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    adamss24 Well-Known Member

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    What's the part number of your old pump originally fitted to the car ? It looks the "new" pump you got it's a dud...
    #33
  34. S4_dan
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    S4_dan Fire up the Quattro!

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    I think he is back to using his old/original pump chris?
    #34
  35. abyrne153
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    abyrne153 Member

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    Are you sure that the static timing is ok. Had you locked the crank with the locking bolt and the pump with the locking pin? Are you getting diesel at the injectors during cranking ? Slacken a couple of pipes to the injector and spin the starter and see if you are getting diesel and check codes again to see if pump is generating faults.
    #35
  36. steamship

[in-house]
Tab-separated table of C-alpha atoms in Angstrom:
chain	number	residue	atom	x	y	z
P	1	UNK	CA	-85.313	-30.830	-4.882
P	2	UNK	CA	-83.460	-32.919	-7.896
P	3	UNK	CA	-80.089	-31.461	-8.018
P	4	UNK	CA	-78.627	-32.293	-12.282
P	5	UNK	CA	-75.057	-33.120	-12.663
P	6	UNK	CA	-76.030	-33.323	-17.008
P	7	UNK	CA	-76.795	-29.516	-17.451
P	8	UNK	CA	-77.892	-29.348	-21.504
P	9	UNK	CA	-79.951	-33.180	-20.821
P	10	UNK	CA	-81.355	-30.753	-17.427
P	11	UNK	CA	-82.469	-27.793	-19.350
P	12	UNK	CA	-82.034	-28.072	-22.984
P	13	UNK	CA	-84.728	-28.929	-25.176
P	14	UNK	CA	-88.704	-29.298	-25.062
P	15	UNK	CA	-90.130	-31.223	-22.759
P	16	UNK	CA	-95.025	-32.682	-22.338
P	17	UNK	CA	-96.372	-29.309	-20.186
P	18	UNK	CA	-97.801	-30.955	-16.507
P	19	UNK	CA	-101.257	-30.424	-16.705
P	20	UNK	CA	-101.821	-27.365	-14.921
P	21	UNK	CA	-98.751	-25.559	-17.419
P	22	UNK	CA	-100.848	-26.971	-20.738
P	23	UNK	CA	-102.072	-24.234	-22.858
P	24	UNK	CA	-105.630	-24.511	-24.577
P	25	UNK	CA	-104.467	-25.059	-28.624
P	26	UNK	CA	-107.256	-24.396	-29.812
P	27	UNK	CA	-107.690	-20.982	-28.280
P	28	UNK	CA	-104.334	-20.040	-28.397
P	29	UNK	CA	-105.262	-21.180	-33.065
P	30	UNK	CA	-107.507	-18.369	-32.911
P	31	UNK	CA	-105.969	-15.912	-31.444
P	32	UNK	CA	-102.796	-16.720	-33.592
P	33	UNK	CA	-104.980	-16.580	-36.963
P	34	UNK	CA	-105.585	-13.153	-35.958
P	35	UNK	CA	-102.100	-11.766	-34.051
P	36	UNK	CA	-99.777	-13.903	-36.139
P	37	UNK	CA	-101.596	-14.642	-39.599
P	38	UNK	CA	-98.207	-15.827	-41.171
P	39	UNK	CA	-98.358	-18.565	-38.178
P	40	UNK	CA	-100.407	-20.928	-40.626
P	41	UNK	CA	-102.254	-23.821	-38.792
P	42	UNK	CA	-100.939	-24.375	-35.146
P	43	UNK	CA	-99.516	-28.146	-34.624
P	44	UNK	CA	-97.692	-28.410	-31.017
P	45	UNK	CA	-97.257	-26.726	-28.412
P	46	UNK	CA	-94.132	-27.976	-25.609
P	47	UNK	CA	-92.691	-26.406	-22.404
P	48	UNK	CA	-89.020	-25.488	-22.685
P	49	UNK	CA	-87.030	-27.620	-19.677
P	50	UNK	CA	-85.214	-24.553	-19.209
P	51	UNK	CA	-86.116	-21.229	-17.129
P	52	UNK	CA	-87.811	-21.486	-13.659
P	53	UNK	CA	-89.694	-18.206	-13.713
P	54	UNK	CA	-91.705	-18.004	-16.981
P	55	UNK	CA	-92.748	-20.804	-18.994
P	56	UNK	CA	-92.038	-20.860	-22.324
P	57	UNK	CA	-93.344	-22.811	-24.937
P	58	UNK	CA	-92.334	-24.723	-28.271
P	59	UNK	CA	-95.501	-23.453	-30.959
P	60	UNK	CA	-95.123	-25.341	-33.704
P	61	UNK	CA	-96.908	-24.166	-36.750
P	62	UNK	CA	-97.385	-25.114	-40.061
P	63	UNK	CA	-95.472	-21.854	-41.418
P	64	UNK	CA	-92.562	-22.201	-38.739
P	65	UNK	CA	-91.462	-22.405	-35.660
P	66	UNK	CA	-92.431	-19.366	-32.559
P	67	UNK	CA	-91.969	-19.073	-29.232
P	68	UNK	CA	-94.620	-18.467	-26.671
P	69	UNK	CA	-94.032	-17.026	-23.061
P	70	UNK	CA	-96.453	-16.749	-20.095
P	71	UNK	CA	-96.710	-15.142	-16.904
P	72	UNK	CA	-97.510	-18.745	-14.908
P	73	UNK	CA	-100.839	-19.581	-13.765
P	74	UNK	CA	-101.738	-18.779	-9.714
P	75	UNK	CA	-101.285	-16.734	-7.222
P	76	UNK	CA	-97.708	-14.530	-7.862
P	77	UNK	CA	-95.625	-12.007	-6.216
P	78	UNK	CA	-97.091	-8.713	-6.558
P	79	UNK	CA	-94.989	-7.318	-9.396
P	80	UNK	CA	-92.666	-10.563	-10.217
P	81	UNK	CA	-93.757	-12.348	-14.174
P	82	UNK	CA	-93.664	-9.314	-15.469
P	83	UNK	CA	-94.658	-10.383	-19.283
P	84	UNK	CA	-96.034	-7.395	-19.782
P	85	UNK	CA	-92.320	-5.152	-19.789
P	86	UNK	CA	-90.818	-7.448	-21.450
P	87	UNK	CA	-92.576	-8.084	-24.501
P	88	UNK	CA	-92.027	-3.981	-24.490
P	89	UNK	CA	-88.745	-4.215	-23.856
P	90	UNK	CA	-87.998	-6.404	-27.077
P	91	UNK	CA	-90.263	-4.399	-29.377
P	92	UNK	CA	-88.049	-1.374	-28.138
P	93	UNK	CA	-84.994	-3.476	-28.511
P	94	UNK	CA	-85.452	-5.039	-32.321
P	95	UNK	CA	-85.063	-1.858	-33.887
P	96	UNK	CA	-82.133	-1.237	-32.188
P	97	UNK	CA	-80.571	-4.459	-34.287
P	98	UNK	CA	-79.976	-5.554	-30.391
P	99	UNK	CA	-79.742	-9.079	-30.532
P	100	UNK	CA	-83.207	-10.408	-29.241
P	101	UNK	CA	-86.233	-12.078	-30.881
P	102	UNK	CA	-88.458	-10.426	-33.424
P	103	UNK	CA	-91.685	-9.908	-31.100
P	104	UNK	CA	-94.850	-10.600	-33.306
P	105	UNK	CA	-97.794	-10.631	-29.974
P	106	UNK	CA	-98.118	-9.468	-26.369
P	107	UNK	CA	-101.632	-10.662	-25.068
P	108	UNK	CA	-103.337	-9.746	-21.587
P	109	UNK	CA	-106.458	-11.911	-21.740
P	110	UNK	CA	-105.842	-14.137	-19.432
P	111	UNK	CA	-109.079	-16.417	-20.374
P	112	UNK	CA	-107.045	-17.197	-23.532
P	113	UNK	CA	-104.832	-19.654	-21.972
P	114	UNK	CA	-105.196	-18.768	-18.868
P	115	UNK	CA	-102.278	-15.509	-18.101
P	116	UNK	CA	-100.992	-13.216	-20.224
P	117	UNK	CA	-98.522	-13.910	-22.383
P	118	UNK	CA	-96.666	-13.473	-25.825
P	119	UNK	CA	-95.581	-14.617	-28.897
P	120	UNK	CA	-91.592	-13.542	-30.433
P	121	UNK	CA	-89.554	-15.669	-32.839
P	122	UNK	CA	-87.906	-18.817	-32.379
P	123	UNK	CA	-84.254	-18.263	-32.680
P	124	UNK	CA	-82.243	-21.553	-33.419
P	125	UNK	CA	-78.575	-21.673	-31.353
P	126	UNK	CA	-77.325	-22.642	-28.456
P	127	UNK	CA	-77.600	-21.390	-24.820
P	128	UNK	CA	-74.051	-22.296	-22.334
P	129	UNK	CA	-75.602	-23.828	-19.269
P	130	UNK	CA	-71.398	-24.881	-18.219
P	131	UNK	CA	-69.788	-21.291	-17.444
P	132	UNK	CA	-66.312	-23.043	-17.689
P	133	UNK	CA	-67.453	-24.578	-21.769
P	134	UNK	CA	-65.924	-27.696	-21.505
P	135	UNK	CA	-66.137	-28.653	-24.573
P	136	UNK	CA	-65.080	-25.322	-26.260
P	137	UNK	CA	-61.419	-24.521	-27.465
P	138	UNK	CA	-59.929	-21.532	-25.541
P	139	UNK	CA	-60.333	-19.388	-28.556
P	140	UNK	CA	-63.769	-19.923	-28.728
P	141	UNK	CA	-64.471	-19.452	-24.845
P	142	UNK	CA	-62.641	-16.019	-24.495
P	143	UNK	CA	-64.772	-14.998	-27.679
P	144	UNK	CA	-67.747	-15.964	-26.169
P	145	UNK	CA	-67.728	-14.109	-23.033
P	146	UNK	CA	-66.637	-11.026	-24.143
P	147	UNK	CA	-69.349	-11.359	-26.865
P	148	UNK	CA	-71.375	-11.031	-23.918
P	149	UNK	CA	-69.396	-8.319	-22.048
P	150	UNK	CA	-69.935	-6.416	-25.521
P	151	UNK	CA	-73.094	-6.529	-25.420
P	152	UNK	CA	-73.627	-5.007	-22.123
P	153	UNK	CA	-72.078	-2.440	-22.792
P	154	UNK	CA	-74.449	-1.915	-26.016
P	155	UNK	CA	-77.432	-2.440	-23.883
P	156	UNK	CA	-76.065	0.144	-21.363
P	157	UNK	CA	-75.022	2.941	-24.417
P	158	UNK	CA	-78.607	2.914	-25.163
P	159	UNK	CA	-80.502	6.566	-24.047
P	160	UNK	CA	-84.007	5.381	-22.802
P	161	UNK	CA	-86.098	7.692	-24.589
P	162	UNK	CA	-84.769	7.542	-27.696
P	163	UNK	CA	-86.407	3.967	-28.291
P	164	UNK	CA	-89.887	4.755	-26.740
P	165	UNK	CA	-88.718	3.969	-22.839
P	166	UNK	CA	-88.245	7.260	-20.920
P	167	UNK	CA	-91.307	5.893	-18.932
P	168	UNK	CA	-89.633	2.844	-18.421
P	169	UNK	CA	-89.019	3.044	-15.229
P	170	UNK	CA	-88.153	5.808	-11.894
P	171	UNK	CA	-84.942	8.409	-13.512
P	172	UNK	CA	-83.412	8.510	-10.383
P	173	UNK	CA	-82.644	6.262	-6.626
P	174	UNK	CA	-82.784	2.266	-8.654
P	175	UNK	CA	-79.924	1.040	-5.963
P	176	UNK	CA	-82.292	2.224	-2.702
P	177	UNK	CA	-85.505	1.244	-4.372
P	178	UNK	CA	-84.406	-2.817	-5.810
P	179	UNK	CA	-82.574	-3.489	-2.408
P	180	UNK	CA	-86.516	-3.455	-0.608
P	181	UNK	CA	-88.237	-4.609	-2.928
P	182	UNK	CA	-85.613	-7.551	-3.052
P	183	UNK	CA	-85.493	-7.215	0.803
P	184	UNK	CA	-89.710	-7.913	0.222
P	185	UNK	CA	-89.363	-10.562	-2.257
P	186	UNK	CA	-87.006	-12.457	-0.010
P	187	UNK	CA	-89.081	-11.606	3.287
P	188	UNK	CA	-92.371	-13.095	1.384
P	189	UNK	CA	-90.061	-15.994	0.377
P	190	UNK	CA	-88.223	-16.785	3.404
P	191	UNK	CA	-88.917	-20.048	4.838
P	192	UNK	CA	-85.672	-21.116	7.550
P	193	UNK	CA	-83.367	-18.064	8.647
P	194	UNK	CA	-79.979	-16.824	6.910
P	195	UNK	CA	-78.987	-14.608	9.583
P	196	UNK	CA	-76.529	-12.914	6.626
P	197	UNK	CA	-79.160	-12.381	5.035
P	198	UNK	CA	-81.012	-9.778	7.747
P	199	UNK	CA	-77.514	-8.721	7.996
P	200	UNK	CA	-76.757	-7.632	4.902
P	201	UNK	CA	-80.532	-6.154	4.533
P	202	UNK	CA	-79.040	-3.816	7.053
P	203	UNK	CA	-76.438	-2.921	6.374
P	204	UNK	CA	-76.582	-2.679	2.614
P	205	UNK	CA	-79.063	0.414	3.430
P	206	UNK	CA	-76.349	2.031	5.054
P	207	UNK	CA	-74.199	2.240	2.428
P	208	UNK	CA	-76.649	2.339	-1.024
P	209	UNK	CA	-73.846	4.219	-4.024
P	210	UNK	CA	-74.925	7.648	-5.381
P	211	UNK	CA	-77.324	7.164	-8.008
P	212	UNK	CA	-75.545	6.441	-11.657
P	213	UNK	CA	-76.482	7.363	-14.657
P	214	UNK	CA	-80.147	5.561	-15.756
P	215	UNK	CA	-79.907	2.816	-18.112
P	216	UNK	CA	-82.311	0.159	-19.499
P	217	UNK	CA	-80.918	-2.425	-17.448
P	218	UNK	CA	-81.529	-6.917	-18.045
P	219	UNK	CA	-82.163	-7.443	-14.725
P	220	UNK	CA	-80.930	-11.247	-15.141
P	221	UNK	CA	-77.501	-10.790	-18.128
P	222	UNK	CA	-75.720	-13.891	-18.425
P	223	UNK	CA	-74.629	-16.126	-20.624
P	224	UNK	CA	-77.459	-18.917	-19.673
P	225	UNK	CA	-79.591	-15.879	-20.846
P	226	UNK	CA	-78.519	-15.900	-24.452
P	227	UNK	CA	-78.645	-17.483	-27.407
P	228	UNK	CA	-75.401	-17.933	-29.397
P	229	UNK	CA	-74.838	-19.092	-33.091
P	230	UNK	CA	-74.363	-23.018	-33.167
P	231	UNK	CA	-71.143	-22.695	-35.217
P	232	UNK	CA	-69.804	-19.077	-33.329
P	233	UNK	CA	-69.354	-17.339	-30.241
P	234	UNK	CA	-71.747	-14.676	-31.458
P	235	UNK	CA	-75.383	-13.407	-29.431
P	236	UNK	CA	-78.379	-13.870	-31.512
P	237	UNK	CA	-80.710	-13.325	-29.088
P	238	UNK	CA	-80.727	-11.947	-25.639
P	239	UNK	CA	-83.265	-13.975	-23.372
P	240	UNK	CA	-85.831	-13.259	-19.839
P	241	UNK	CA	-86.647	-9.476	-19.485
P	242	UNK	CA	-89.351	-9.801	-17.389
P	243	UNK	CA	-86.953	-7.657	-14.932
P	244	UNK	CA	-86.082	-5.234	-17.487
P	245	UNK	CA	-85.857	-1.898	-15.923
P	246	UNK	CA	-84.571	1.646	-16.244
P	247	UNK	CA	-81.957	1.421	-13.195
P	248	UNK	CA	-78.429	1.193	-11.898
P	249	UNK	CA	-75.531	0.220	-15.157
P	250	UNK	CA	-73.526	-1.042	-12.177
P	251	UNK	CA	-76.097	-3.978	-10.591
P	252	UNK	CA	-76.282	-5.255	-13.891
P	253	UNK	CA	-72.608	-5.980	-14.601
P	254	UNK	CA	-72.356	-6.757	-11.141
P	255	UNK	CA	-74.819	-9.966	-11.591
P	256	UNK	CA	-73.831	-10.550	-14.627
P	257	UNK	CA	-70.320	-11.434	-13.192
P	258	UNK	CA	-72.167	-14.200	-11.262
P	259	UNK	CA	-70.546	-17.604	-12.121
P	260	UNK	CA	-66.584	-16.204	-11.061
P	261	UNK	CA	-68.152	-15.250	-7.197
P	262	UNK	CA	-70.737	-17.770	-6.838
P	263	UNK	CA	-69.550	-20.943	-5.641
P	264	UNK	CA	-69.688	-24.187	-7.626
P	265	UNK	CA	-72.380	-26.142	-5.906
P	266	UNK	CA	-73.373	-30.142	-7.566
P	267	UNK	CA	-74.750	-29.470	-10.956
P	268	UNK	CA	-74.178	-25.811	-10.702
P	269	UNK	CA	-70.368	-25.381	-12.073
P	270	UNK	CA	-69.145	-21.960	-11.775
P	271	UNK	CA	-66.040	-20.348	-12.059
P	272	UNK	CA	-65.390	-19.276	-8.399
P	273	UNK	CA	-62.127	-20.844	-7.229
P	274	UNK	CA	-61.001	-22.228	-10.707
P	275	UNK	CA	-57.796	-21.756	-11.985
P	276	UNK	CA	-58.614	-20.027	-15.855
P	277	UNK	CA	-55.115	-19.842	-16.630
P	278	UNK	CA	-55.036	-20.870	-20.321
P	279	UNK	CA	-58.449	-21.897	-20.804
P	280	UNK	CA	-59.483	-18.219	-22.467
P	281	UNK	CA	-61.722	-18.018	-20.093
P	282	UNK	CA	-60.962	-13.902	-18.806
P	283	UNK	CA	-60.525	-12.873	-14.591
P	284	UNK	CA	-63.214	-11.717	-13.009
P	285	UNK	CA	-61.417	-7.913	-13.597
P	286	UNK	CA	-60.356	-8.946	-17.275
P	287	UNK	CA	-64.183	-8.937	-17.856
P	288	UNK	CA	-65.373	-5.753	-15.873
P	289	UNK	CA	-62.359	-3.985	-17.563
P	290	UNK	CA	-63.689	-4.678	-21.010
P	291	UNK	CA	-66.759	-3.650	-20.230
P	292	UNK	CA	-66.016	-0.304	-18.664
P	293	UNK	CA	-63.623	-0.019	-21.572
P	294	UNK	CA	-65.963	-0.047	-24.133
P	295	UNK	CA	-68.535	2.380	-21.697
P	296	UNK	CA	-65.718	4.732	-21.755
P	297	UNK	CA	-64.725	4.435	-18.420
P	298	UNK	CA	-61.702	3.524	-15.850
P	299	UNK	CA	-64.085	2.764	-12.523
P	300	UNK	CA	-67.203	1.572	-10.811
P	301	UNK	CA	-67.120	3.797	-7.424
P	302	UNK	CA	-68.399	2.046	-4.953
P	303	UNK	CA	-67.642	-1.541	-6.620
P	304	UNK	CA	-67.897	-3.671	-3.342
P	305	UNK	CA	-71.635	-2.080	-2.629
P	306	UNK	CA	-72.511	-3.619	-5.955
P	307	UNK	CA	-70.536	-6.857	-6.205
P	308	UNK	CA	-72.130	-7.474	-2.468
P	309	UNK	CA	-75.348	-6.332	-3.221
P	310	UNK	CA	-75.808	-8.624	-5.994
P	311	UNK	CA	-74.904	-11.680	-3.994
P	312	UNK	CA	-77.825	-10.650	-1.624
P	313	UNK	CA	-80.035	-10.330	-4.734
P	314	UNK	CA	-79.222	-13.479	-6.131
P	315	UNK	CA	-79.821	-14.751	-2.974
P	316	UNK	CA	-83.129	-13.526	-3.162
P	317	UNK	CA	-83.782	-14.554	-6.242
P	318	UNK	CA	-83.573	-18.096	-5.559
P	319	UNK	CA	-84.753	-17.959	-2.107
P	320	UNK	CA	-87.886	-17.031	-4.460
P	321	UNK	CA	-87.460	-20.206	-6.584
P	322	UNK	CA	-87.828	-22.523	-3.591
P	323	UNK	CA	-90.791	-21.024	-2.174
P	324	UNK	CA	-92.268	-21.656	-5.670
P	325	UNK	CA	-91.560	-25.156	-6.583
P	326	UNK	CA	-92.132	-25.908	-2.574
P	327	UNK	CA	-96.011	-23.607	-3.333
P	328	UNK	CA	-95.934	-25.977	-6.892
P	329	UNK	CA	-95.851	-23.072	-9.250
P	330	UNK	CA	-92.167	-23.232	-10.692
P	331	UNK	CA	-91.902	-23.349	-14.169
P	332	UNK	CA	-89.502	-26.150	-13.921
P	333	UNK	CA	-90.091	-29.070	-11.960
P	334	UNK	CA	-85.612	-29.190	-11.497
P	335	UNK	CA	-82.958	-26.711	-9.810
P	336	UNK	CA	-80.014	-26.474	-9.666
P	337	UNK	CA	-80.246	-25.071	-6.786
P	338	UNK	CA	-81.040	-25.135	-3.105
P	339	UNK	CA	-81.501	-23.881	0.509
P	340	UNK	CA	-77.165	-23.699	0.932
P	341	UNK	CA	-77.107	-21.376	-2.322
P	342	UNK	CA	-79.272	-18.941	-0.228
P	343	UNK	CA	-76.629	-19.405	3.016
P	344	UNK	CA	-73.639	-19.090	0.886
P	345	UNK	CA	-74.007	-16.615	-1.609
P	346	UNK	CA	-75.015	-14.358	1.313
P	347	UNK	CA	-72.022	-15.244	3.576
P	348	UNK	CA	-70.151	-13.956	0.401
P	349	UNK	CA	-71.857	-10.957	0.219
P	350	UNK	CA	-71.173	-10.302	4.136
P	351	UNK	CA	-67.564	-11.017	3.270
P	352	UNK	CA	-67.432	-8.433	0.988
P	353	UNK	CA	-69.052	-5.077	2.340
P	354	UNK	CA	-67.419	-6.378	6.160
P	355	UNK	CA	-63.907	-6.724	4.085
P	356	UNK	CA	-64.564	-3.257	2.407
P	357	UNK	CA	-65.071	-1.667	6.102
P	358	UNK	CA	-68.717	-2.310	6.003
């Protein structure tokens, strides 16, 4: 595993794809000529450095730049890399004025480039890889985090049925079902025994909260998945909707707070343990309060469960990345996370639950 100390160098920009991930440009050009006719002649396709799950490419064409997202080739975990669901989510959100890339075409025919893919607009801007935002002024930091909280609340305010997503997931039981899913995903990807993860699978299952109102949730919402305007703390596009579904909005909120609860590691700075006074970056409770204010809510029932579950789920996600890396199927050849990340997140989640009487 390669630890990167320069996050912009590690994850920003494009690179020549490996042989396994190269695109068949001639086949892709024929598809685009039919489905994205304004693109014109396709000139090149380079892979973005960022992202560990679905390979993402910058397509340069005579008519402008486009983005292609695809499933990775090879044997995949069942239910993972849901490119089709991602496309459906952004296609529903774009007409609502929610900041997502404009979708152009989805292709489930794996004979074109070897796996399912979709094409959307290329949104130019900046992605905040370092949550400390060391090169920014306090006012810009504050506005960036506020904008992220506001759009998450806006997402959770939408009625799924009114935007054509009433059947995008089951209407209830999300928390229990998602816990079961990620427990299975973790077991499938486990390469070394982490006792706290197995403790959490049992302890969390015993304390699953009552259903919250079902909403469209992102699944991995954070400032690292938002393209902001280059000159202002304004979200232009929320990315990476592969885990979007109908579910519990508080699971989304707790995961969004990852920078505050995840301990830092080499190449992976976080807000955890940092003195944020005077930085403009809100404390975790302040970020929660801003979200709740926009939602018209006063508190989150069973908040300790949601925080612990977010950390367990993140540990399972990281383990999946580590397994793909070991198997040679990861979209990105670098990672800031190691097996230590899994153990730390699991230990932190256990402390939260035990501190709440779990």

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    steamship Member

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    As S4_Dan says, I'm back using my original pump. It was the ECU that was at fault, which was repaired by ECU Testing.

    Followed the instructions in Elsawin to the letter, and double checked everything before and after I did it. Pipes have all been slackened and diesel flowing whilst cranking. Also coming out under pressure. No fault codes at all with engine, as did a scan earlier today prior to working on it, and then again when I checked the throttle was responding correctly.
    #36
  37. adamss24
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    adamss24 Well-Known Member